Jedi Master Film Handler

Posts: 597
From: Telluride, CO, USA (733 mi. WNW of Rockwall, TX but it seems much, much longer)
Registered: Jun 99


 - posted 10-31-2009 12:16 PM      Profile for Jim Bedford   Author's Homepage   Email Jim Bedford   Send New Private Message       Edit/Delete Post 
quote: Joe Redifer
Well I hope they get 'em out before Christmas otherwise people might forget all about Michael Jackson.
I'm sure Joe is as accurate as he usually is. It's just like my generation who completely forgot about that "Elvis" guy.

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Stu Jamieson
Jedi Master Film Handler

Posts: 524
From: Buccan, Qld, Australia
Registered: Jan 2008


 - posted 10-31-2009 08:07 PM      Profile for Stu Jamieson   Email Stu Jamieson   Send New Private Message       Edit/Delete Post 
"Like you've never seen him before." "Discover the man you never knew." These taglines must have been lifted from some marketing textbook somewhere because they bear no relation to the content of this film. What is presented is exactly the man we knew, exactly as we've seen him before. The film does nothing to vanquish the image of the unpersonable yet undeniably talented automaton with a firm detachment from reality, it merely confirms it.

With no clear input into the film aside from allowing the cameras to be pointed at him, This Is It is a behind-the-scenes expose of the concert but, unfortunately, not of the man. We don't see Jackson relating to anyone on a personal level. What we want to see is that there is something beyond the man we see in the tabloids; an actual human. But he never let's his guard down; never lets his mask slip. We don't see the man, we only see the performer. Maybe the performer is the man? Given that Jackson has been performing since he could recite his ABC's, this may well be the case. What we get, however, is a slightly loathsome "Church Of Michael" feel about the production and if that doesn't make you feel nauseous then the cloying sentimentality of the post credits sequence certainly will.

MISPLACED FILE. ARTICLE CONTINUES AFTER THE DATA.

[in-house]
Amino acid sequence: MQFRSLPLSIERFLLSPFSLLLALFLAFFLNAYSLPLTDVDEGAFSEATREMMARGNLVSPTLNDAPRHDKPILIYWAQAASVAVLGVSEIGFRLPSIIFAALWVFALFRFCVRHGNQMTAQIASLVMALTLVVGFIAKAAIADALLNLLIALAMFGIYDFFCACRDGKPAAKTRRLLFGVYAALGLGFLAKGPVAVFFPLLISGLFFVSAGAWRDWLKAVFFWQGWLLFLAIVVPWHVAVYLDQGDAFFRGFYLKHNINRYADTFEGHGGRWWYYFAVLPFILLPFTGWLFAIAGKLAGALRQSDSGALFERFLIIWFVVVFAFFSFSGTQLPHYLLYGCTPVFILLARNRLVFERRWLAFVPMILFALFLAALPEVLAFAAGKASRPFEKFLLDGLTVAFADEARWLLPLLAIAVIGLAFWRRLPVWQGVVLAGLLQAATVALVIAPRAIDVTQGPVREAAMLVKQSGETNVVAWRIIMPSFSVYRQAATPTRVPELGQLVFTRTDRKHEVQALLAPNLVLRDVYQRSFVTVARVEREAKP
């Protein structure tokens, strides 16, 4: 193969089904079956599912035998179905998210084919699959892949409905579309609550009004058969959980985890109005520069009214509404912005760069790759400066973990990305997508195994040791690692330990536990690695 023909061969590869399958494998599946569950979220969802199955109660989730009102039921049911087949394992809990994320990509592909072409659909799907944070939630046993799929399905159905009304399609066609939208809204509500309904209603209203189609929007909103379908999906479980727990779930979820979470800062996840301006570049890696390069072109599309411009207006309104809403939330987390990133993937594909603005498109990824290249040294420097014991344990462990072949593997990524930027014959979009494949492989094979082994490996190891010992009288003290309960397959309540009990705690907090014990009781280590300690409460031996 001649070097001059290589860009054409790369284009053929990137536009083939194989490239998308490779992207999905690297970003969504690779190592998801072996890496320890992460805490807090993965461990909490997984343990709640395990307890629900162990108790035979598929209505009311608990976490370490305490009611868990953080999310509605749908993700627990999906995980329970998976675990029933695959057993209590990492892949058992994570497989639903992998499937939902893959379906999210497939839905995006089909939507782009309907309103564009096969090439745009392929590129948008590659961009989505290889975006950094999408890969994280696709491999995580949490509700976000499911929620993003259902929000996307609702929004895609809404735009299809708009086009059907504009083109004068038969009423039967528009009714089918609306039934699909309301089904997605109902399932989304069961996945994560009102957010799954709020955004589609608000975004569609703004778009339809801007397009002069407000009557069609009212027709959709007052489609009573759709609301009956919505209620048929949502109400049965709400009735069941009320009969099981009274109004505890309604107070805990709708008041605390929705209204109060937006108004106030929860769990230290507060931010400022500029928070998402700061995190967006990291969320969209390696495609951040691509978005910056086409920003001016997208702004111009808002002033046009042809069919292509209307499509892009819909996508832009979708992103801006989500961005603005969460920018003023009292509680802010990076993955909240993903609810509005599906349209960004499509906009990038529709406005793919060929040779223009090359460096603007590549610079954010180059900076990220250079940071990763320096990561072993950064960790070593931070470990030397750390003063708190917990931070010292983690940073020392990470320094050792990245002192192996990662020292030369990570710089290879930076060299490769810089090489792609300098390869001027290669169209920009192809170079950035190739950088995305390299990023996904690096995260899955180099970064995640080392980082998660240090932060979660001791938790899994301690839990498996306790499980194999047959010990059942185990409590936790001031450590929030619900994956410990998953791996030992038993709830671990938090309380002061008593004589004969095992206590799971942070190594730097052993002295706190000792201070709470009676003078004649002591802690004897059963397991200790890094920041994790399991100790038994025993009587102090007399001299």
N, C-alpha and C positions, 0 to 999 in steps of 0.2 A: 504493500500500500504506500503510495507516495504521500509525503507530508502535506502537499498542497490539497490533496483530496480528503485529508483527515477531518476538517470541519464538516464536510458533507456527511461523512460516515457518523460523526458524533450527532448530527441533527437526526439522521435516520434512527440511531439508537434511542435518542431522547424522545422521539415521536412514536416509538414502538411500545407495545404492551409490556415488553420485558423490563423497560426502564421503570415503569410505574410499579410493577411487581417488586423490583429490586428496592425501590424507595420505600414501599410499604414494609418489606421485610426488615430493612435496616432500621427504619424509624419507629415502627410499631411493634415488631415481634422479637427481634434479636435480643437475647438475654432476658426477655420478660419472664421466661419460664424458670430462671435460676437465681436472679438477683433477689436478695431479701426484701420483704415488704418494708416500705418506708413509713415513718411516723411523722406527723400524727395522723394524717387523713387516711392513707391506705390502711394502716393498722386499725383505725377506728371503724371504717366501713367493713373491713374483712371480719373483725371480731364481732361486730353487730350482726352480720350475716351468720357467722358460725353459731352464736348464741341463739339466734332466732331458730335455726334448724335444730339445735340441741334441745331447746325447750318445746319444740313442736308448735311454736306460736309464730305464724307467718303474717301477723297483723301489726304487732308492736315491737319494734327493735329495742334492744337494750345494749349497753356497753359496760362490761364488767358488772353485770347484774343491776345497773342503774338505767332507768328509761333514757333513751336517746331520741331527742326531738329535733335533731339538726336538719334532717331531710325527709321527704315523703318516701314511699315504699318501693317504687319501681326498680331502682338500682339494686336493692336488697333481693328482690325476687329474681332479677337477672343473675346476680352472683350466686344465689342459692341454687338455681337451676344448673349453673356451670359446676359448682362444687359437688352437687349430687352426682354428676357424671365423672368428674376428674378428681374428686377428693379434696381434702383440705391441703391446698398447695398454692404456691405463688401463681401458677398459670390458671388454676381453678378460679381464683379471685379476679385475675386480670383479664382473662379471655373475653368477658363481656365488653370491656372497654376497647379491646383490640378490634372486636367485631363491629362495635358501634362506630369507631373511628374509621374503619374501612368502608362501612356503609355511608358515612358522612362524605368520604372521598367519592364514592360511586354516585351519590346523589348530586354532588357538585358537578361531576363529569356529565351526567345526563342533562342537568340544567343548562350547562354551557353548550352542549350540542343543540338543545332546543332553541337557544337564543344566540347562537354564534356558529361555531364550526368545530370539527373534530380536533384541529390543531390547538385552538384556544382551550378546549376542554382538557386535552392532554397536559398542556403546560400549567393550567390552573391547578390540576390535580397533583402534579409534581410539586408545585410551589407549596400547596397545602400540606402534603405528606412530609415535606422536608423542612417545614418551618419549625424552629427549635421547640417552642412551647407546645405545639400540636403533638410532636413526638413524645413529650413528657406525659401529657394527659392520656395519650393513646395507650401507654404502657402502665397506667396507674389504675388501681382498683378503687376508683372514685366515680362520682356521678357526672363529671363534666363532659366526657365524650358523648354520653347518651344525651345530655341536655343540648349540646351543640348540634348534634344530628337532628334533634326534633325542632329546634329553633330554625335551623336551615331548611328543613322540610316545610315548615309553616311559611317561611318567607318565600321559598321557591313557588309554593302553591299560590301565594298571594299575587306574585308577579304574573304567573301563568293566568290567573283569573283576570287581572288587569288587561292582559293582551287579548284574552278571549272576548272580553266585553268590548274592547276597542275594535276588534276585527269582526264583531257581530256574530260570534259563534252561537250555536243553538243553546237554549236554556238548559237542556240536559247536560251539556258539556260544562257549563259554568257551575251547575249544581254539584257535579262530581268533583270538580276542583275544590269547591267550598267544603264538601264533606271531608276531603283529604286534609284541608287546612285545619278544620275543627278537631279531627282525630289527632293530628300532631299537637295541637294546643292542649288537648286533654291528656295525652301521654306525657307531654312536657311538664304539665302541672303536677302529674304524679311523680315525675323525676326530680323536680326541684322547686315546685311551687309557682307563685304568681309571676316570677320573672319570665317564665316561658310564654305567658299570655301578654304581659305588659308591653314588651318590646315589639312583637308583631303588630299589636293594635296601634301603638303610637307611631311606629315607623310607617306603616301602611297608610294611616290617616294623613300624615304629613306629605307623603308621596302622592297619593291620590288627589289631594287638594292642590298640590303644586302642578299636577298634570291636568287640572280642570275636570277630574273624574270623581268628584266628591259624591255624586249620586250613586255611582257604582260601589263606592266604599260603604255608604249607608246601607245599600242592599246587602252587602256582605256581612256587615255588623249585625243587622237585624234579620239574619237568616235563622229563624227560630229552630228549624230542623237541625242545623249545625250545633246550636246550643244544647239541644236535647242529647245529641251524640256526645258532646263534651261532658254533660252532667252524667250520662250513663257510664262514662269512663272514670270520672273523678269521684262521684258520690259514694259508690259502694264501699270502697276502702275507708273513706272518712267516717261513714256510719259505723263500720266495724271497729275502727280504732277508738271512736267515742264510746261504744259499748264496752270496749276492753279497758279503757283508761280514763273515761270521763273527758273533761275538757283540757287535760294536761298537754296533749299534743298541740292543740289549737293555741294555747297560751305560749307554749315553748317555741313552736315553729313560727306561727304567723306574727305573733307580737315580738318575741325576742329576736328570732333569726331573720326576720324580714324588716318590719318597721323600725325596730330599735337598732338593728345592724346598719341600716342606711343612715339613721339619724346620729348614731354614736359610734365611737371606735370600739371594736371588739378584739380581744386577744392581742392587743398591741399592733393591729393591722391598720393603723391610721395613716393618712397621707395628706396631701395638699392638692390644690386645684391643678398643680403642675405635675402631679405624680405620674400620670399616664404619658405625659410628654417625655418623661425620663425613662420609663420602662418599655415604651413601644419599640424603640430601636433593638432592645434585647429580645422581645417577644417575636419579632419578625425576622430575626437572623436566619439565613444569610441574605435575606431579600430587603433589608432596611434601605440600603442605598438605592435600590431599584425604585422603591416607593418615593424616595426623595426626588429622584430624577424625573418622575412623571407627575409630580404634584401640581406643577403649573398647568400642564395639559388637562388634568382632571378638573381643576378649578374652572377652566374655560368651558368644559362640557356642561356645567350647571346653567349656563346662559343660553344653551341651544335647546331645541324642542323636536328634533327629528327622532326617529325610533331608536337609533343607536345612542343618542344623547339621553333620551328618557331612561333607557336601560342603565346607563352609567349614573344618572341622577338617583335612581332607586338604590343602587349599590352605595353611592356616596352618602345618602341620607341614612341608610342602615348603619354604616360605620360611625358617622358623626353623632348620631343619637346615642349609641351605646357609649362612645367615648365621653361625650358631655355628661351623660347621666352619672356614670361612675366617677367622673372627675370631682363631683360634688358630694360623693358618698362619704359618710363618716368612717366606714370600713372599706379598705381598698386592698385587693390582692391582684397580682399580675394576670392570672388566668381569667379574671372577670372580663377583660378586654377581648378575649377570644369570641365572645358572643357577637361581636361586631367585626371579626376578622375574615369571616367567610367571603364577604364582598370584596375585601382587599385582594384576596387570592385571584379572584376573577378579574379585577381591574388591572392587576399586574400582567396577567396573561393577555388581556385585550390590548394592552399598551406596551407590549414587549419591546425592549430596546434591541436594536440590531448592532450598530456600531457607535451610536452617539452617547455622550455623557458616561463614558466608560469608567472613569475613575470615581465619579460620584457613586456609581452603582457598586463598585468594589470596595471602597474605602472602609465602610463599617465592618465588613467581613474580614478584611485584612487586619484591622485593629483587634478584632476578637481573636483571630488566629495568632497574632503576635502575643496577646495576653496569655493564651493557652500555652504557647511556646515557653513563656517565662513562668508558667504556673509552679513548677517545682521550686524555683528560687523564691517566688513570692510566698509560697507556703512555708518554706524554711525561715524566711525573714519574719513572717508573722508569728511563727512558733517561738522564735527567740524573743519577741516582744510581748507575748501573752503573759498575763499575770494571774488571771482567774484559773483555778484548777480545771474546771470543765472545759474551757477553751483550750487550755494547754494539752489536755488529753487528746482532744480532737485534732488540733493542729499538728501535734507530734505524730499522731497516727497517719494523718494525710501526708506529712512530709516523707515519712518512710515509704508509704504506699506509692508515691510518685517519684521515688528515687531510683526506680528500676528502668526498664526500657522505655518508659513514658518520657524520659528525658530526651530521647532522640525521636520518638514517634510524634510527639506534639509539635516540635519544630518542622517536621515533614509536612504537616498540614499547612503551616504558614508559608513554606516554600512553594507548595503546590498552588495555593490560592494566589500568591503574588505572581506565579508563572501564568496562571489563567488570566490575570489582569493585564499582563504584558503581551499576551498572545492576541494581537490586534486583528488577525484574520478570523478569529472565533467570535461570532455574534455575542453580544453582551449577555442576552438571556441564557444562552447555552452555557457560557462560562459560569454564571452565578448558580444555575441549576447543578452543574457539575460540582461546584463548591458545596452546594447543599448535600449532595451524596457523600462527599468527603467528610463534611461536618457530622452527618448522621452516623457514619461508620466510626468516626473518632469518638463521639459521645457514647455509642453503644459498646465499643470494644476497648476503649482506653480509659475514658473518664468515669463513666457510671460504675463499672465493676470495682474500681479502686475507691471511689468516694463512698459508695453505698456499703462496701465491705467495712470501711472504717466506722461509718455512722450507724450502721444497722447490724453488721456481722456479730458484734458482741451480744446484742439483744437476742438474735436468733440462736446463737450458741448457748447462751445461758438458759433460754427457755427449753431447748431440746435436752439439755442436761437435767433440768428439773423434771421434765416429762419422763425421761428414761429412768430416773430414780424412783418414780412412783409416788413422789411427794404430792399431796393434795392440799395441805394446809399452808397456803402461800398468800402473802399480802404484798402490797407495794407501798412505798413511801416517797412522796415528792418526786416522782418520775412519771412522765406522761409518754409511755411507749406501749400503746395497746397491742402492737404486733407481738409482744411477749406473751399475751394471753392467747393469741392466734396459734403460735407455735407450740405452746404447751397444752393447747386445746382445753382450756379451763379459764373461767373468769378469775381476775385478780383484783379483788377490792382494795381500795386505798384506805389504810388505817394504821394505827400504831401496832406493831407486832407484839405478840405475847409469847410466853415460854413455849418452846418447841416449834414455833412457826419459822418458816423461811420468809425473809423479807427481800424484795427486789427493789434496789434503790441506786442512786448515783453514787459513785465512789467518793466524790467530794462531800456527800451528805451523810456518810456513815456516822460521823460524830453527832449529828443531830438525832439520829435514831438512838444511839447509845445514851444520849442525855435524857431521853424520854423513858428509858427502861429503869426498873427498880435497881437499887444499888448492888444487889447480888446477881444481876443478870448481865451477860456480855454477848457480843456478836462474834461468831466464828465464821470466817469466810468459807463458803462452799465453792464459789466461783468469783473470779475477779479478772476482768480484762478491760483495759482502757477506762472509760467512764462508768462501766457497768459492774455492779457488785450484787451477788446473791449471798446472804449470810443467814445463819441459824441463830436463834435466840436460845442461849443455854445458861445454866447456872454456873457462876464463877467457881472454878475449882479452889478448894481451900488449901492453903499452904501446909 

The film is loosely structured into the form of the intended concert and from what we see here, had the shows gone ahead this would no doubt have made a spectacular concert movie. Certain scenes betray the original intention to release the concert film in 3D, and there was brief talk of this film receiving the same treatment, but ultimately the available 3D sequences were too few to justify it. It's a pity because this at least may have made the film a worthwhile cinematic experience. As it is, this roughly cobbled together montage of HD and SD rehearsal footage struggles (and ultimately fails) to meet the minimum requirements expected of a cinematic presentation, being more at home as "extra features" on a DVD.

The King Of Pop is dead but the merchandise juggernaut rolls on. It's difficult not to be cynical of the true purpose of this cash-in, it's clear intention being to milk the rehearsal footage of the lost concert tour prior to it's inevitable DVD and BD release. The footage is not without worth, however; far from it, in fact. The film confirms what a unique creature Michael Jackson was. Nobody moved quite like Jackson. Nobody sounded quite like him either. That his infectious brand of pop inspired two generations of budding performers is undeniable and the footage presented confirms why. It's just that the material will be put to much better use in future films about the man than it is here. Had the producers not been in such a rush to push this content into the (paying) public realm; in such a dash to redeem the cash lost on the subsequent concert series; to catch the current wave of Jackson mania before it dissipates, this could have been that film; this could indeed have been "It". Ironically, the determination by others to build their fortunes on his popularity probably is the story of the man. I guess there's some unintended subtext to the movie in that regard.

6 out of 10.